Saturday, June 26, 2010
Four Quarter Friday - Old School Racer
XBox Live Indie titles have a tough time being "professional" games. I suppose that's why they're all indie and such, but beyond things like presentation and budget they still have some obstacles. Namely, the lack of achievements, dedicated leaderboards, and any other connectivity with the rest of XBox Live or the 360 outside of being able to use your avatar in-game (and man oh man has THAT been overused). This week's game, Old School Racer, feels like it takes that hit the hardest, and that lack of support somewhat cheapens an otherwise great addition to the XBLIG library.
Old School Racer is best described as Trials HD Lite. You guide a motorbike across a 2D course designed to provide some challenge in getting to the finish line. In order to overcome those challenges, you need to get used to both the course and the specific physics rules of the game. Essentially, a platformer with a bike.
The least impressive aspect of OSR is its presentation. It's not horrible by any means, but aside from the few frames of animation the rider has the entire game looks like a collection of clipart either being slid around or rotated when necessary. It gets the job done and, really, is better than half of what you'll see on XBLIG, but it screams "2001 web browser game" like no other. The sound is in the same ballpark, with mediocre (but thankfully not annoying) music and some unfortunate effects. The revving and turbo get obnoxiously loud at times and occasionally upon completing a course the engine revving will continue like it's stuck for a few seconds.
Getting all that unpleasantness out of the way, the controls are executed pretty well. Much like Trials HD, you have your gas, your brake, and your forward and back leaning, though not with as much precision and control as its XBLA counterpart. That isn't to say the game doesn't control well. It's more of a comment on the game being more simple than the physics-bending controller-throwing nigh impossible ideas of the later courses in Trials. In OSR, your most difficult task is usually going up a 90 degree wall off of a jump, which is easier than it sounds in this game, or balancing on top of a ball. To make the game a little more interesting, all bikes beyond the initial one have a turbo button that, if used too much, overheats the bike and makes it explode. Think Excitebike with a larger BOOM. Overall, I don't think there was any time in the game I felt like the controls weren't allowing me to do what I needed to do. One downside is the turbo. Unless I'm mistaken, I think it actually started a few times on its own. It's a seriously weird glitch that I didn't know how to repeat with consistency, but one I'm pretty sure is there.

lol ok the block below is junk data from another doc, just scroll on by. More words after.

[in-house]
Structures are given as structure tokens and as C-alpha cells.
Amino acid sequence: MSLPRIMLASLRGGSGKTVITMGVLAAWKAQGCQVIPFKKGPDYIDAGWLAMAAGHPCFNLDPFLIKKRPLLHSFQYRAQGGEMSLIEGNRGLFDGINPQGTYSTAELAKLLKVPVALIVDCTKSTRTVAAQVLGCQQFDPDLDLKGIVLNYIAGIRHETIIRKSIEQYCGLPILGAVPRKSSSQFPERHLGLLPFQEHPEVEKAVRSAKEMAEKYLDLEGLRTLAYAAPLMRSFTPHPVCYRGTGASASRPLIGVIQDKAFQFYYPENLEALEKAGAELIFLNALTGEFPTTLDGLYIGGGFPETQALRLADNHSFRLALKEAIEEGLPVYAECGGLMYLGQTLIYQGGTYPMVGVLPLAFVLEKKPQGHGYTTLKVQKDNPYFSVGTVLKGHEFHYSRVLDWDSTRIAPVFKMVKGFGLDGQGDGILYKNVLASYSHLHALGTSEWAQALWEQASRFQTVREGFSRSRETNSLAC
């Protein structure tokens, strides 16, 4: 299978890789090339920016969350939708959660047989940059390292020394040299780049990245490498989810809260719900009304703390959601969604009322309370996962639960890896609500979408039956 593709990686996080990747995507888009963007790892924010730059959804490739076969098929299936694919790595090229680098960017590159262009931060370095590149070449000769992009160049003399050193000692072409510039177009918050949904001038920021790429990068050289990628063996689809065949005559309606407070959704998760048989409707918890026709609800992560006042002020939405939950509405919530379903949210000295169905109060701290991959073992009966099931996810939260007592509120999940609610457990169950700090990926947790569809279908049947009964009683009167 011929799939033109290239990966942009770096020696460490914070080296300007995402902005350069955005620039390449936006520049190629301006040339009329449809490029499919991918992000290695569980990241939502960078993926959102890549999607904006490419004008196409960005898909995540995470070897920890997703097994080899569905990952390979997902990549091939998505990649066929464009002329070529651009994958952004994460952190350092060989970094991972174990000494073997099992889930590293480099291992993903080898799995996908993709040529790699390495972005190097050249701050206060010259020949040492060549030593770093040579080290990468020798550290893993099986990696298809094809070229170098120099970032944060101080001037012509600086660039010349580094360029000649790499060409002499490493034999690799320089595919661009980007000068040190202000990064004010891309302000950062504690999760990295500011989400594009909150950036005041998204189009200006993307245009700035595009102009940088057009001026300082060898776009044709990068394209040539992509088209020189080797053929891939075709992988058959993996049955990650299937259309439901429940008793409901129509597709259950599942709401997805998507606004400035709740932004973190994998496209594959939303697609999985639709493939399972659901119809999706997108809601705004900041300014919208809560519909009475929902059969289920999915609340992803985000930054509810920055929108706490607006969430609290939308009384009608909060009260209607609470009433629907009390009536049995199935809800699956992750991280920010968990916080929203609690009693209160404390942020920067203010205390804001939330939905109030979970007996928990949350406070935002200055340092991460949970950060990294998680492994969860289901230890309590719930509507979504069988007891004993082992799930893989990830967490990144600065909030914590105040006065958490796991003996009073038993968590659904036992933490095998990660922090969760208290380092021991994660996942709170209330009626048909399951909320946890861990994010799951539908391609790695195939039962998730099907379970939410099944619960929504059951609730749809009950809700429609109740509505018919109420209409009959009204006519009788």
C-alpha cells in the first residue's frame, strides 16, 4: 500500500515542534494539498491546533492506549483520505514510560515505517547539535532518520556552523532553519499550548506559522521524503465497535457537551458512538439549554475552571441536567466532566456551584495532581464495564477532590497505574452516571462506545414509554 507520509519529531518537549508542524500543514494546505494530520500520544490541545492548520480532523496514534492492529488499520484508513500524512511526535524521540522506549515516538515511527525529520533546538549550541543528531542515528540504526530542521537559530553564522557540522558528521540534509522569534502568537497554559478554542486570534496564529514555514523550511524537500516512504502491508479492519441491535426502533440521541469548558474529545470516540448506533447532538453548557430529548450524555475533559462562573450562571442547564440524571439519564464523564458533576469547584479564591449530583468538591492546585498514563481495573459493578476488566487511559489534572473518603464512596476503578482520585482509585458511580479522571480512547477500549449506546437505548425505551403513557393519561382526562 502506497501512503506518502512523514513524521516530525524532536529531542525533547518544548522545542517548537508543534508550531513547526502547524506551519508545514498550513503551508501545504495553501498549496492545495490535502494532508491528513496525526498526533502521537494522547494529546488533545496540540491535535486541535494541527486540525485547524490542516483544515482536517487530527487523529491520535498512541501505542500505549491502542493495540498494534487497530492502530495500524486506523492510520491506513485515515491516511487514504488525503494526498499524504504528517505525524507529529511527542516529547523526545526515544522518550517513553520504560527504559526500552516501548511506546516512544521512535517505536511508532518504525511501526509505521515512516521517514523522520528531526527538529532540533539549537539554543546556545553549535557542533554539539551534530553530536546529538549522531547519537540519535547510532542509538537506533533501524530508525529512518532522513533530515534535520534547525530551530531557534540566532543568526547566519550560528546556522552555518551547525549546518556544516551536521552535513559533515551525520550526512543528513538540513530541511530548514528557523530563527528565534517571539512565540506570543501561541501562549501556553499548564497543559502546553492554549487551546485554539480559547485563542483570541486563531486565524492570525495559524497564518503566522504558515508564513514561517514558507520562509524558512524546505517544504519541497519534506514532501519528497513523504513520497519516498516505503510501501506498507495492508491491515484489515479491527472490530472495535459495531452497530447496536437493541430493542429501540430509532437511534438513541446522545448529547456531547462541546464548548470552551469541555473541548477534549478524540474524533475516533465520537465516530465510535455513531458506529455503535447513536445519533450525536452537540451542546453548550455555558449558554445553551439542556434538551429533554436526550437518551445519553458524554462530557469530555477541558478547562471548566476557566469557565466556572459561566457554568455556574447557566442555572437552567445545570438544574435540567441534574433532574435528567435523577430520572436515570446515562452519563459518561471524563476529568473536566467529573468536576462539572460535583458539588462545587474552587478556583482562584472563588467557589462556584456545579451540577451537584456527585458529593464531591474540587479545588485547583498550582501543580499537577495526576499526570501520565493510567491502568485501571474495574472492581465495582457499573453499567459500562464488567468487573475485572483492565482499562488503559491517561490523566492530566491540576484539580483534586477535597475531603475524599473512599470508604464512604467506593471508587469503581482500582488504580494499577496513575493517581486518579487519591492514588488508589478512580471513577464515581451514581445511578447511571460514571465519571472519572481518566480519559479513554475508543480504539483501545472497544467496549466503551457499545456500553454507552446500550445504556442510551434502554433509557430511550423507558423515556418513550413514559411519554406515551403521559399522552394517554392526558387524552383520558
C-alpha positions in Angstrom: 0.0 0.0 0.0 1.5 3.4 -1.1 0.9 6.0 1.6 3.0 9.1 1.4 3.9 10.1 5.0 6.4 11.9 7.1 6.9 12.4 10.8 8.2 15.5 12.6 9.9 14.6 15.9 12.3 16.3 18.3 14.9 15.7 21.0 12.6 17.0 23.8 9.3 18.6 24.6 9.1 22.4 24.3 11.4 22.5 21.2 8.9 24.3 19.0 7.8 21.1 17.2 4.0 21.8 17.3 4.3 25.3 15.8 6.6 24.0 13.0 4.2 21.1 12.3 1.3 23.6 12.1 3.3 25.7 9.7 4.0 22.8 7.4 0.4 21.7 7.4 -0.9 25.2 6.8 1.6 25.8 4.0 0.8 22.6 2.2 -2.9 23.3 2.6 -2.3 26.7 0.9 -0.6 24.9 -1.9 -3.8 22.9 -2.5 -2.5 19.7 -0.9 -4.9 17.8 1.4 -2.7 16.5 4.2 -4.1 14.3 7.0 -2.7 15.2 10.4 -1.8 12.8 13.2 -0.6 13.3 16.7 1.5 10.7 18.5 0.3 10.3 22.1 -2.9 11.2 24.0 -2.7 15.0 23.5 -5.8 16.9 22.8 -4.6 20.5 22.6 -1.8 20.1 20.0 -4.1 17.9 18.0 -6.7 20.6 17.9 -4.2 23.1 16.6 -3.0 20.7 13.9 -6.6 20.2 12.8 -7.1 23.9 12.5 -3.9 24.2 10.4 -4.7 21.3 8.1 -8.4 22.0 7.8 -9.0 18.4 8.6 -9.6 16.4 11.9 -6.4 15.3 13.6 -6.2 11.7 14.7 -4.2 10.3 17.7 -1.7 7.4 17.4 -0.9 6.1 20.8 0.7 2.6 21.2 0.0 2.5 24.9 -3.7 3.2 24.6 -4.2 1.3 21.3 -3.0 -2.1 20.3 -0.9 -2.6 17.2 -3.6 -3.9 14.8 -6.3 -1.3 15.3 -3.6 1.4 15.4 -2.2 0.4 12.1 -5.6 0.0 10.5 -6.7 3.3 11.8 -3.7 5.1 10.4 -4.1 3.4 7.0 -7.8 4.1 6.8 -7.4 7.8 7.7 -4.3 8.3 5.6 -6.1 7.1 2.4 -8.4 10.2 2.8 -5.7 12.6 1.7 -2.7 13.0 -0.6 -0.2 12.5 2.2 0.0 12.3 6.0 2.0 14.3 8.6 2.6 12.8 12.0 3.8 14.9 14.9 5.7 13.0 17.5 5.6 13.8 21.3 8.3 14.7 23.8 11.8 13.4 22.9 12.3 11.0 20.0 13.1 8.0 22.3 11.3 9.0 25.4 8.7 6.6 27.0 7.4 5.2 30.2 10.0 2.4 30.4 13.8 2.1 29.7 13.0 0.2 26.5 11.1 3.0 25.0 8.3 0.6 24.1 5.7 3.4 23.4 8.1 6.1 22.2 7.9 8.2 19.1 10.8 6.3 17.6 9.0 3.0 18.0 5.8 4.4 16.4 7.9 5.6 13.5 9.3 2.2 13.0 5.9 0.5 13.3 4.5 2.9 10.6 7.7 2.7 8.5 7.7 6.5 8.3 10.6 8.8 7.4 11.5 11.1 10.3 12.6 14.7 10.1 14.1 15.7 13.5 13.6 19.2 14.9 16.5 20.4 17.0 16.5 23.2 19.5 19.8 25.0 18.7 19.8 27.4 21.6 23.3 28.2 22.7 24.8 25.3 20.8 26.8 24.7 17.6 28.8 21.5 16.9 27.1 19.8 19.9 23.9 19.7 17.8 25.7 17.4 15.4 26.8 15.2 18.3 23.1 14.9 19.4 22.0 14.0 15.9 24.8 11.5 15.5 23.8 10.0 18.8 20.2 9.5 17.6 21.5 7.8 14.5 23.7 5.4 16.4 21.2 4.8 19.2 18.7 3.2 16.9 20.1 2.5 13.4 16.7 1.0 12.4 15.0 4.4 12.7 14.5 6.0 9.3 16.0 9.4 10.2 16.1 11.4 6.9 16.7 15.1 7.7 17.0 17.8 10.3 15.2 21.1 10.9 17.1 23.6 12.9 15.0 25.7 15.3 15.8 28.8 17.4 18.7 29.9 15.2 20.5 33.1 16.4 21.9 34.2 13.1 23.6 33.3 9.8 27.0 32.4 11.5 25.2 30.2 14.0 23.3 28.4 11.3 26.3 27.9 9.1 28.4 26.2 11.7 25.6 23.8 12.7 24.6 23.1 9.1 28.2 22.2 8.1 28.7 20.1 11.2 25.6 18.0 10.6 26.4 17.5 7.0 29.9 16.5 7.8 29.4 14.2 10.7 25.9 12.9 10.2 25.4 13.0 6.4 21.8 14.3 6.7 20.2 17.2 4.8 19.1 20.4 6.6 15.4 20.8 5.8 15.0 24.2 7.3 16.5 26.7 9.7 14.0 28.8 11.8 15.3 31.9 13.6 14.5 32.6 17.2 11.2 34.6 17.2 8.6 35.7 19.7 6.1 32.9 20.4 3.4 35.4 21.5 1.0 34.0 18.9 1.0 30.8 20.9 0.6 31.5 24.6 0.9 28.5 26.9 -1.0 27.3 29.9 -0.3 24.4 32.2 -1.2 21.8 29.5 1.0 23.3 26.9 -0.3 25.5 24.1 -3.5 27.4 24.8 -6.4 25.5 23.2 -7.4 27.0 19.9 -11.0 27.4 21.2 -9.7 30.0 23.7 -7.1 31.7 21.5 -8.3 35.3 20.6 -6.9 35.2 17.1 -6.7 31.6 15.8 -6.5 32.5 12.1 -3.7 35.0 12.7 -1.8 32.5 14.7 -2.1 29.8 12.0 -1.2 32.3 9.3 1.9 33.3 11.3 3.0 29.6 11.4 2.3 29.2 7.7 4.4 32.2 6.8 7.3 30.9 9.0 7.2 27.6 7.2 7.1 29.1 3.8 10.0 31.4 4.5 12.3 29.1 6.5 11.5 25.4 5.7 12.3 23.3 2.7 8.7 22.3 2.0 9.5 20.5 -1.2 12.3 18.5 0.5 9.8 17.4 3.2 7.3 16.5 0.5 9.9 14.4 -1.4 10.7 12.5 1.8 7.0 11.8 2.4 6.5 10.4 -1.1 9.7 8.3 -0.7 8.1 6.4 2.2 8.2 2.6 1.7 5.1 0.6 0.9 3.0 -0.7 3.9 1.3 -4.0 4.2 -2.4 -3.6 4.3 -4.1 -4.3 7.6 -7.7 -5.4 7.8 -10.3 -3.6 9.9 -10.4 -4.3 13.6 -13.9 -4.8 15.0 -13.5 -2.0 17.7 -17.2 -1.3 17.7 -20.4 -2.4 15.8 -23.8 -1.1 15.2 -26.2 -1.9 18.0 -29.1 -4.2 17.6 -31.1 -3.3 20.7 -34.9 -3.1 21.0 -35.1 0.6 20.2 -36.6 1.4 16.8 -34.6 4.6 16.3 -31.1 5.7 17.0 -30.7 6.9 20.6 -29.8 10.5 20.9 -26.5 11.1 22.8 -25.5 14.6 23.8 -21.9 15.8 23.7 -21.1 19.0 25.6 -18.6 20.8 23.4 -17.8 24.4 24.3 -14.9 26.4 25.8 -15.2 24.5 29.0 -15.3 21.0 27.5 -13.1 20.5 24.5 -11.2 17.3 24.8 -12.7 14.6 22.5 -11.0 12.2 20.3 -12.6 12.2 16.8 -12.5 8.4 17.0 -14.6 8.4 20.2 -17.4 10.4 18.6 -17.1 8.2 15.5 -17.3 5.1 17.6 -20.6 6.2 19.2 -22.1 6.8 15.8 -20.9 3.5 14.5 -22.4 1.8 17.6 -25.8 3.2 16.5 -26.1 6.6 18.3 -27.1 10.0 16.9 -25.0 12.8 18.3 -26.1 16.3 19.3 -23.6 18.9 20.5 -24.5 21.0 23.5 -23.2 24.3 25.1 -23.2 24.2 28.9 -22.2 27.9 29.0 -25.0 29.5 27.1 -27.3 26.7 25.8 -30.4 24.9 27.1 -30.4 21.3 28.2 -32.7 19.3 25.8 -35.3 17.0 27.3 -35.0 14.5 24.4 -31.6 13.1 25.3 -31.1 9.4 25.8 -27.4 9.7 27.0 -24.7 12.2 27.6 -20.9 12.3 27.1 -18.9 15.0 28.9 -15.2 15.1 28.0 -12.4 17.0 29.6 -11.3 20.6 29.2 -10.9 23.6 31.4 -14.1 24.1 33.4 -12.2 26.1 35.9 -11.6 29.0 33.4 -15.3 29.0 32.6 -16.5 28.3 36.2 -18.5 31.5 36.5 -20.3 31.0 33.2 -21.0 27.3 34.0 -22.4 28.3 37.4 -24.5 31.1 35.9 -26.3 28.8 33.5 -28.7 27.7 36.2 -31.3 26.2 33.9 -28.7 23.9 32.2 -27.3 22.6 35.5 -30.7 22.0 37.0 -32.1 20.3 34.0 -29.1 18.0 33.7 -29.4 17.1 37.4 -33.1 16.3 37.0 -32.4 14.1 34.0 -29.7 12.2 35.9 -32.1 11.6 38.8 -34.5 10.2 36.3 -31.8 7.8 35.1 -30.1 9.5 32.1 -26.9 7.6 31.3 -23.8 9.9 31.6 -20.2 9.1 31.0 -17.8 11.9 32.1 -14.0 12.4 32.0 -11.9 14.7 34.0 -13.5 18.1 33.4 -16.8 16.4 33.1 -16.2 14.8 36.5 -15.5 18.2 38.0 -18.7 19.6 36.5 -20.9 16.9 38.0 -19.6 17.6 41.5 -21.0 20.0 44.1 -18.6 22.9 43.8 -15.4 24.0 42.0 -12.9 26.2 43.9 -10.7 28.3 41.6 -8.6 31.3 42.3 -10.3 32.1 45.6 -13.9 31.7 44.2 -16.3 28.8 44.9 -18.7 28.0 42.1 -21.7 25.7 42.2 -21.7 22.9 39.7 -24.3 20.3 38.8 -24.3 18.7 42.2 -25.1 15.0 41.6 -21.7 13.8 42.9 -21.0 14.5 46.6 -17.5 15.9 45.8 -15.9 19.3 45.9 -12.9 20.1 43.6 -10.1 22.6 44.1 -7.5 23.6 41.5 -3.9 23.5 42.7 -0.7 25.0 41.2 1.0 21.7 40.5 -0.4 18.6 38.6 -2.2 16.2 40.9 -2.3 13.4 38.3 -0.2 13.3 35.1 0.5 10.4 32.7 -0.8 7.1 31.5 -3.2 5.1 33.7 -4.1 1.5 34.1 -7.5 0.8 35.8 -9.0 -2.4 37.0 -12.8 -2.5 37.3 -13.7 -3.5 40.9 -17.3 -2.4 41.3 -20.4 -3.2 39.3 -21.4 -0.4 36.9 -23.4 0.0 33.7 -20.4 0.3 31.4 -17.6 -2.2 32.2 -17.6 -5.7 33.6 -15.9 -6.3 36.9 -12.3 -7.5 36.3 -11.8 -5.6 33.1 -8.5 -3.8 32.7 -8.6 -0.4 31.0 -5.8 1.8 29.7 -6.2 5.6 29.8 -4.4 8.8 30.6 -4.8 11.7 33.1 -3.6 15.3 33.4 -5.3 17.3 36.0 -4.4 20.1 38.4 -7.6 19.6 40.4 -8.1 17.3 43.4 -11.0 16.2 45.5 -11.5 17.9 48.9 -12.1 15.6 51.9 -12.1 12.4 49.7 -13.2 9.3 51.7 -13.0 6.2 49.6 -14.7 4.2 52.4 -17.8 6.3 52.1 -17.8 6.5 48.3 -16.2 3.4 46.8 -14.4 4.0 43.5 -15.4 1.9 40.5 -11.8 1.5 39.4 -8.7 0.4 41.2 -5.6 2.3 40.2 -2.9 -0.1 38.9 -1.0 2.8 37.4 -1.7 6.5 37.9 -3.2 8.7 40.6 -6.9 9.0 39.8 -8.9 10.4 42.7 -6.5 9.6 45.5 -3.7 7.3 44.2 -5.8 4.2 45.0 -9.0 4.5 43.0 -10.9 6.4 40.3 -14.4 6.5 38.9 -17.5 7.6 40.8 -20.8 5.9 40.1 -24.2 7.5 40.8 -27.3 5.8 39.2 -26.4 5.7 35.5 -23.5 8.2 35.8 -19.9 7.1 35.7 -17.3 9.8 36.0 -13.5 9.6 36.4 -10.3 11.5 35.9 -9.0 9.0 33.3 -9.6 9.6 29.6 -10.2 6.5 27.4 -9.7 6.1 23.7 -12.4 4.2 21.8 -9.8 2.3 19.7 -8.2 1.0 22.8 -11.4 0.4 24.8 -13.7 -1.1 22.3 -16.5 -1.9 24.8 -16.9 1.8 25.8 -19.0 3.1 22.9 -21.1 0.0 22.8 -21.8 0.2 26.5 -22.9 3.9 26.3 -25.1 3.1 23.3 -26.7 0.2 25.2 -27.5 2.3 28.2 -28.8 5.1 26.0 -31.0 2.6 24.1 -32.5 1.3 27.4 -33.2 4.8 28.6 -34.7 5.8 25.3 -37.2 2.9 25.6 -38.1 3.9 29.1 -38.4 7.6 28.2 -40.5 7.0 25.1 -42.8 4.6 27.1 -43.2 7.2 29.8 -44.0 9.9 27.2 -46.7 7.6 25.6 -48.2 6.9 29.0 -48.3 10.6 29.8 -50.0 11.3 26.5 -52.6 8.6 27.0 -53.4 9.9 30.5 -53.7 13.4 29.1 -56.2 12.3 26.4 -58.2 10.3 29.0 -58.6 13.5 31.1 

Where Old School Racer shines is in how much stuff it gives you to do. Twenty courses and four mini-games, each with its own individual high score board and winnable medals of the three primary award metals, provide a good amount of bang for your four digital quarters. In addition, there are a lot of bikes to unlock, and to do so you need to find golden tickets in each level, giving you plenty of incentive for replay. On the downside, this is also where the game shows us the limitations of XBLIG. Leaderboards are local only and there aren't any achievements, so a lot of the replay value that might be on a similar game on XBLA isn't able to shine here.
Overall, Old School Racer will provide at least an hour of fun for your buck, and perfectionists will get a lot more than that. I personally thought it was a fun diversion, but the lack of online leaderboards or something else to shoot for really does take a lot out of my desire to play further.
Old School Racer from Riddlersoft is available on XBox Live for 80 MS Points. Completed each course and each mini-game, went back for medals and tickets on the first ten courses, and was confused by the loading screens asking me to go to a website for more information when the website isn't up.